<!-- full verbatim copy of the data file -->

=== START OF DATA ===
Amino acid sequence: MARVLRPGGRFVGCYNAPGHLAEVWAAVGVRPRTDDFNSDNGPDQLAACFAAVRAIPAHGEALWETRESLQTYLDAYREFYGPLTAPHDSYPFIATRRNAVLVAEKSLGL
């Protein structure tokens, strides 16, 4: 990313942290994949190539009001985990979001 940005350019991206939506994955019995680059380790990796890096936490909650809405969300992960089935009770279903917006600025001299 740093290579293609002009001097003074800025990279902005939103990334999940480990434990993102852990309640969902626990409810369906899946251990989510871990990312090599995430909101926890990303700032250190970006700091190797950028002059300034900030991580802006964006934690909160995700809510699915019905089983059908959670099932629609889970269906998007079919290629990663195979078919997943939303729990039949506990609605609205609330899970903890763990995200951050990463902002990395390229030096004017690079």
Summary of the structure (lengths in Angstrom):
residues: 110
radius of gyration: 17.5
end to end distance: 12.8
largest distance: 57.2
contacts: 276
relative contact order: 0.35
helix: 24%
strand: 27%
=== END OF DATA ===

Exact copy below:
Amino acid sequence: MARVLRPGGRFVGCYNAPGHLAEVWAAVGVRPRTDDFNSDNGPDQLAACFAAVRAIPAHGEALWETRESLQTYLDAYREFYGPLTAPHDSYPFIATRRNAVLVAEKSLGL
């Protein structure tokens, strides 16, 4: 990313942290994949190539009001985990979001 940005350019991206939506994955019995680059380790990796890096936490909650809405969300992960089935009770279903917006600025001299 740093290579293609002009001097003074800025990279902005939103990334999940480990434990993102852990309640969902626990409810369906899946251990989510871990990312090599995430909101926890990303700032250190970006700091190797950028002059300034900030991580802006964006934690909160995700809510699915019905089983059908959670099932629609889970269906998007079919290629990663195979078919997943939303729990039949506990609605609205609330899970903890763990995200951050990463902002990395390229030096004017690079």
Summary of the structure (lengths in Angstrom):
residues: 110
radius of gyration: 17.5
end to end distance: 12.8
largest distance: 57.2
contacts: 276
relative contact order: 0.35
helix: 24%
strand: 27%